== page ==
40 comments:

  1. Not every retainer needs to be an adventurer. You could have a bard, scribe, alchemist, weapon smith/armorer, animal trainer, jeweler, butler, etc. as retainers. They mostly remain in town, but provide services to your PC that you couldn't get otherwise, or would have to pay a lot more for.

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  2. Interesting post. I like that you compiled the advice from a number of modules. I do think it's helpful to differentiate between retainers who will carry stuff, torchbearers, and those henchmen who would be combatants. Also retainers do cost money to hire and employ which should limit them.

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  3. Well, the early games were often played with a mentality of win at all costs, and as soon as the idea of the meat-shield came into being that created problems. This is why it was difficult for a player to run three characters at once. It's difficult to keep two of those characters from sacrificing their lives for a player's Mary-Sue.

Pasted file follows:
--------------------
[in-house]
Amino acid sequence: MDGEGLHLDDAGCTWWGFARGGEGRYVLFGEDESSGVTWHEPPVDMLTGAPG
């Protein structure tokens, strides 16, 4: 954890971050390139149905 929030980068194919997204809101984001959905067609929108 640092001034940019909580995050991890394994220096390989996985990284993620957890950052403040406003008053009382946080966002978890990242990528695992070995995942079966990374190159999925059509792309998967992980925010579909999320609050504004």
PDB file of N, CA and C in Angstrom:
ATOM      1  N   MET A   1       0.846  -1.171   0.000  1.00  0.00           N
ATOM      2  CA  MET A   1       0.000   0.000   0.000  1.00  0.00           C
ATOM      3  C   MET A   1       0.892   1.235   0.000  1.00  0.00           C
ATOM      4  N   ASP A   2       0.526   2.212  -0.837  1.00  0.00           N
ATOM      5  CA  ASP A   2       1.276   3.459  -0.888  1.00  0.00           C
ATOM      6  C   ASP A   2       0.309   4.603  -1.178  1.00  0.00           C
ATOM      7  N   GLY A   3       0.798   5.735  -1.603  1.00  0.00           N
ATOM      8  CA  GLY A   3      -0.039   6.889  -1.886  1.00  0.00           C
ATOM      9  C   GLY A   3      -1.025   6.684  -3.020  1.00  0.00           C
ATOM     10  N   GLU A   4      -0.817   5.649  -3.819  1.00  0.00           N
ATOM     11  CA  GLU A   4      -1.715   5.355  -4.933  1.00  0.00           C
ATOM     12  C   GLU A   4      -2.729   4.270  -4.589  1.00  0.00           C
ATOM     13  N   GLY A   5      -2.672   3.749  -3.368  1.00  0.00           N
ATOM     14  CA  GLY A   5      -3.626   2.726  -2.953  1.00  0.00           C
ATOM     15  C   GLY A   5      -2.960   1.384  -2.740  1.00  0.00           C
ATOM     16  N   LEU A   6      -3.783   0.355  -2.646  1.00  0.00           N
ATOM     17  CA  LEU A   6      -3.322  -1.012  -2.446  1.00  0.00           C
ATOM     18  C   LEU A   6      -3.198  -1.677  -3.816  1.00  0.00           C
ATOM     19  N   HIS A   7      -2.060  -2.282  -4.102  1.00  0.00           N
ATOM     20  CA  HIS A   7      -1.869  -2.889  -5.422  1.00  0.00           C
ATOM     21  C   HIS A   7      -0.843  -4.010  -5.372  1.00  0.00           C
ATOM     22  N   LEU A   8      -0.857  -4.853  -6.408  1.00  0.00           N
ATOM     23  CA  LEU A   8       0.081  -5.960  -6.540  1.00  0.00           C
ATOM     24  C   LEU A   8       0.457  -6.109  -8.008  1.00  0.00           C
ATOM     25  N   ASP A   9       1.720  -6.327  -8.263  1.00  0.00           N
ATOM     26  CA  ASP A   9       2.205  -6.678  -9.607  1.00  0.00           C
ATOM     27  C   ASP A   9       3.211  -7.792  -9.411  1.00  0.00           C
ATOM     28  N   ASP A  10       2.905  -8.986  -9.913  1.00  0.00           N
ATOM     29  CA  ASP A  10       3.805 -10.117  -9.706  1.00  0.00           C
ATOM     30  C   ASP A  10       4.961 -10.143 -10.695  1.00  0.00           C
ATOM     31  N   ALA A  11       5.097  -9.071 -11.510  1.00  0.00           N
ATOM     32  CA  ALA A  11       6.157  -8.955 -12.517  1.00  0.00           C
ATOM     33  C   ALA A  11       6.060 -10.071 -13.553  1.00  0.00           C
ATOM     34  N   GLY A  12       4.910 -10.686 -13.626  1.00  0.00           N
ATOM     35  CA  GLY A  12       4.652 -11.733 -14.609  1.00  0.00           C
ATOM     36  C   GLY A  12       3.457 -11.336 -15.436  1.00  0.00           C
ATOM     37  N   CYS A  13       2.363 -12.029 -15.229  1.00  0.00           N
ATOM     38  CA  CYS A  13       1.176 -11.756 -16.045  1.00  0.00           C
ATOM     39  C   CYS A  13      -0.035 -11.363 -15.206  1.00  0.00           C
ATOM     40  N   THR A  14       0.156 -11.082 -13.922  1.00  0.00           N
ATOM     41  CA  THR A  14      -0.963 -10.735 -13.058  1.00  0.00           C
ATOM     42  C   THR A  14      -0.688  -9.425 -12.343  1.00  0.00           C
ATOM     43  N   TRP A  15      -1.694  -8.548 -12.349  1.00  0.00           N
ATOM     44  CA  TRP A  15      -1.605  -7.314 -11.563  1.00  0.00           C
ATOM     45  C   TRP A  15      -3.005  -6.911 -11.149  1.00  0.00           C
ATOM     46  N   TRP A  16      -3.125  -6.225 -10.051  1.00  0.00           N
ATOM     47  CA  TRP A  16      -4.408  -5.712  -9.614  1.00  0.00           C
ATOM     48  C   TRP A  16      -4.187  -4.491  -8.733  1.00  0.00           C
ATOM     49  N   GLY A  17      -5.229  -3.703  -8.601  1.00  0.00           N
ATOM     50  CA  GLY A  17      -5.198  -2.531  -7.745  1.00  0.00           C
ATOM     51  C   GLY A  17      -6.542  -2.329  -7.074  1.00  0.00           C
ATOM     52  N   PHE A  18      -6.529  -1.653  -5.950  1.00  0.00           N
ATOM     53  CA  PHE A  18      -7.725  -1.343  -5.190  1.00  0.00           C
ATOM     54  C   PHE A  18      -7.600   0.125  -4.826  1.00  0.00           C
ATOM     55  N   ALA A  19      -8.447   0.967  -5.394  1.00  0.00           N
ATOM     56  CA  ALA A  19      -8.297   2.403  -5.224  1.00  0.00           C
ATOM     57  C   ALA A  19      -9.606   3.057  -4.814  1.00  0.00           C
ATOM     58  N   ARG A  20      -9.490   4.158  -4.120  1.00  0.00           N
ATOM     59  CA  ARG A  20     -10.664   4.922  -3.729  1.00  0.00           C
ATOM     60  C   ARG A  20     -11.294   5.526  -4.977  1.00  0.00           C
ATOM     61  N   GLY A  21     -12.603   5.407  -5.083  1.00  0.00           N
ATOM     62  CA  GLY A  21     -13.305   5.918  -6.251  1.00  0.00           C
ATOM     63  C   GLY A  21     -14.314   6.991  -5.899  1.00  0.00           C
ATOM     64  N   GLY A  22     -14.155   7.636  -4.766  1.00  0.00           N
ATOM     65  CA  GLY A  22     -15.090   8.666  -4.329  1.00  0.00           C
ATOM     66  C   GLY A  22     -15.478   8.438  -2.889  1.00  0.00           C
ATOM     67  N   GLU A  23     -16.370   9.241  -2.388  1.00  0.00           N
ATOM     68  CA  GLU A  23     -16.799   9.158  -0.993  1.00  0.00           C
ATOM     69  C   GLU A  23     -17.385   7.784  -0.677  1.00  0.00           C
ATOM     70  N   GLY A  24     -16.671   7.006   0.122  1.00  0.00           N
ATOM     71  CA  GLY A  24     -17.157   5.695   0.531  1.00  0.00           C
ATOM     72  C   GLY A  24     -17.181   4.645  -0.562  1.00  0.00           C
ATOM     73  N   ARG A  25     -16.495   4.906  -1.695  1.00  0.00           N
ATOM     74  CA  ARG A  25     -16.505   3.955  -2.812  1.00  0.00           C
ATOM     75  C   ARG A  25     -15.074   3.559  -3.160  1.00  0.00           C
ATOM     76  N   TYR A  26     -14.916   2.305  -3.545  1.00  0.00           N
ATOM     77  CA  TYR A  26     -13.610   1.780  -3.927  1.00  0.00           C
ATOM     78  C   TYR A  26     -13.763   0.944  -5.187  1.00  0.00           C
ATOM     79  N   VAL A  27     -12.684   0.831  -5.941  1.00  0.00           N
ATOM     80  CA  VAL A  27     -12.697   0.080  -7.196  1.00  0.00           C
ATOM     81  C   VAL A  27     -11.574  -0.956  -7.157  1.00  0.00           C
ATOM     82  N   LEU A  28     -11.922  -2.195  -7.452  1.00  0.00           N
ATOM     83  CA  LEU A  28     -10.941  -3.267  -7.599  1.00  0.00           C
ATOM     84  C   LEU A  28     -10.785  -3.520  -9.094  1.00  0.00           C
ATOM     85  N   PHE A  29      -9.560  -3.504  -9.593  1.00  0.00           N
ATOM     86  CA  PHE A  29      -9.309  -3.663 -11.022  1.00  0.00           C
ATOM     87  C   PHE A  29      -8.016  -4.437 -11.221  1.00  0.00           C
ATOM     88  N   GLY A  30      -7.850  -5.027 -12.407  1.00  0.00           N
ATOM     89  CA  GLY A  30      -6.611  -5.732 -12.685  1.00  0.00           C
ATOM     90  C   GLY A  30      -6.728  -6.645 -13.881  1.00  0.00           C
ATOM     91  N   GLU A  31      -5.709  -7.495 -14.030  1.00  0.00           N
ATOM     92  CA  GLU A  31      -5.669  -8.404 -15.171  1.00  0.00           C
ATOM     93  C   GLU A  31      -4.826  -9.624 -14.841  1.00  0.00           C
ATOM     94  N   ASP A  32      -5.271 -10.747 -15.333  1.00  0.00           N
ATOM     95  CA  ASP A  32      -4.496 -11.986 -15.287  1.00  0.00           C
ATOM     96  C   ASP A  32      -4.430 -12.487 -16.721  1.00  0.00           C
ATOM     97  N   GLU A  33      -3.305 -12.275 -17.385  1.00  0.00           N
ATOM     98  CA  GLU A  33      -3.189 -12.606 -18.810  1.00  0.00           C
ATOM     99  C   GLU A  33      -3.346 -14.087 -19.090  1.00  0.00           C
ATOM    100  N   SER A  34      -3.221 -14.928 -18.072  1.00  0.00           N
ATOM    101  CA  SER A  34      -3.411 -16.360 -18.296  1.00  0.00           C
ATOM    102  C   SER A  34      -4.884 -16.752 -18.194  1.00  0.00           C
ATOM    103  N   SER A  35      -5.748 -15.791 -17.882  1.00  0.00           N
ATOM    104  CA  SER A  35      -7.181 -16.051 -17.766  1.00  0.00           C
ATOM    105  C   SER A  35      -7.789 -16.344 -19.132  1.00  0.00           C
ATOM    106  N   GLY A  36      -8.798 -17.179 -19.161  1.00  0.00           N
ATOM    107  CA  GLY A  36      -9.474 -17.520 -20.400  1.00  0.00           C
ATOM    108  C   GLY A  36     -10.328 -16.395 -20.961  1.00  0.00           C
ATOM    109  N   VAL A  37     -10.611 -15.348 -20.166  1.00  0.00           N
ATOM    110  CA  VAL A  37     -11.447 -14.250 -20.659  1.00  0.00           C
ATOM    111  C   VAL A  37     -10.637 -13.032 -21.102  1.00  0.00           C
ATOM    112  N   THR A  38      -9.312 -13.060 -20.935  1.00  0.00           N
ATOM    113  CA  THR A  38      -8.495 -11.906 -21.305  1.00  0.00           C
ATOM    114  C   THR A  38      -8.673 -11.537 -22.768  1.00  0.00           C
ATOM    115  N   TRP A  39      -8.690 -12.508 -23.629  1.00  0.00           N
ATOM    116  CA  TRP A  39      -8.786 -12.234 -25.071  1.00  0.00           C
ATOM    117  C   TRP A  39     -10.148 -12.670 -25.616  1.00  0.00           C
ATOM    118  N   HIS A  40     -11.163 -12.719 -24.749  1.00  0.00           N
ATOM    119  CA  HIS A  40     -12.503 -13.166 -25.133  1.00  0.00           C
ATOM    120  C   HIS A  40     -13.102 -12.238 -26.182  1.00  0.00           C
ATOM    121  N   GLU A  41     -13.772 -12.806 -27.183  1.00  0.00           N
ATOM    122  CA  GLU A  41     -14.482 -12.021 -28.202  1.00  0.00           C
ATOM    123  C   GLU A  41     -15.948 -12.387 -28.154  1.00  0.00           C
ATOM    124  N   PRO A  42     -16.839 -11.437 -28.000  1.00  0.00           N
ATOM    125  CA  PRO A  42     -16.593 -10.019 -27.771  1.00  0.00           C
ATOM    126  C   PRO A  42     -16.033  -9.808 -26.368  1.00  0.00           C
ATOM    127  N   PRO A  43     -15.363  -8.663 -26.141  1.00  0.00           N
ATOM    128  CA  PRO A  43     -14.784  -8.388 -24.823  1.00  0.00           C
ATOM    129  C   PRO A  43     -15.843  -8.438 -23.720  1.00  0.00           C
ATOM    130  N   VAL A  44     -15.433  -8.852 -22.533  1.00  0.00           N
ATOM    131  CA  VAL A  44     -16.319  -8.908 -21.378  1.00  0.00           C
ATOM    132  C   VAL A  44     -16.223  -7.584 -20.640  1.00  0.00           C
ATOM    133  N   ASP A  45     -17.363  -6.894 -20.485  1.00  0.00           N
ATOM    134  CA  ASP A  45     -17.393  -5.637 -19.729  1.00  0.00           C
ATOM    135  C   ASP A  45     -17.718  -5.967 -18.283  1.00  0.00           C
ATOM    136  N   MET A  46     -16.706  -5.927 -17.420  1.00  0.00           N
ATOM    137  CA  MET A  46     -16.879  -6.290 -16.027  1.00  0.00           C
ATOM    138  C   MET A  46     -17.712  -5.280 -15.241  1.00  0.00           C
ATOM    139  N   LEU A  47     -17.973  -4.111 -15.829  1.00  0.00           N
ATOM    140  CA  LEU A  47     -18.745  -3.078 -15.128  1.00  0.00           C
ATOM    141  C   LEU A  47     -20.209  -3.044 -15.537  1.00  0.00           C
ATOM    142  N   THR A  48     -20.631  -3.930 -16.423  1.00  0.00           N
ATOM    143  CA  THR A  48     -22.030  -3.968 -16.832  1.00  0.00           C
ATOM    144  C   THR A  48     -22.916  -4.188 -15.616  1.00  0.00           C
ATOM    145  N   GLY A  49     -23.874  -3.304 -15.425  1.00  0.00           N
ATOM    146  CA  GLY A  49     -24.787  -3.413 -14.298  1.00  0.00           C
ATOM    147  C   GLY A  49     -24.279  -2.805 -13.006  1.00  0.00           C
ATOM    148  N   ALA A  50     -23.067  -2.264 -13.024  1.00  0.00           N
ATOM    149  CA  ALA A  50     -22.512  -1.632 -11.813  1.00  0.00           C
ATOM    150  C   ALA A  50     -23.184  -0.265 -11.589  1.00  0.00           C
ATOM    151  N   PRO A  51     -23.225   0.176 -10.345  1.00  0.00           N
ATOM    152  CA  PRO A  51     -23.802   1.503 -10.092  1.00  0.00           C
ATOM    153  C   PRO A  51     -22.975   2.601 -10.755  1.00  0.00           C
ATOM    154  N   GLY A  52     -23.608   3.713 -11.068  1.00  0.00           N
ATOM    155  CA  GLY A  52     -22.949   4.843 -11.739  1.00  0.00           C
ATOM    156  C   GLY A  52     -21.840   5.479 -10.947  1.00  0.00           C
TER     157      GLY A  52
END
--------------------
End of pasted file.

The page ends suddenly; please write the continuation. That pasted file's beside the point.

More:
Personally, I like playing multiple characters. That's probably because I grew up playing with action figures and it only seems natural. But if it's a problem, hmm....

    I would first make all retainers/hirelings/etc monsters under the DM's control and then use B/X Morale to handle their loyalty. Basic humans have a morale of 6 and you check it by trying to roll under with a 2d6. A character's Charisma bonus should increase the morale of the characters under their command, but every time a hireling perishes on an adventure a morale check is made for the entire group, one that takes a -1 for each hireling lost. If failed the entire group drops their stuff and flees. If the group's modified morale ever drops to 0 or less they turn on the party, possibly hiding somewhere close-by in the wilderness hoping to find the party weakened by their adventure yet laden with treasure.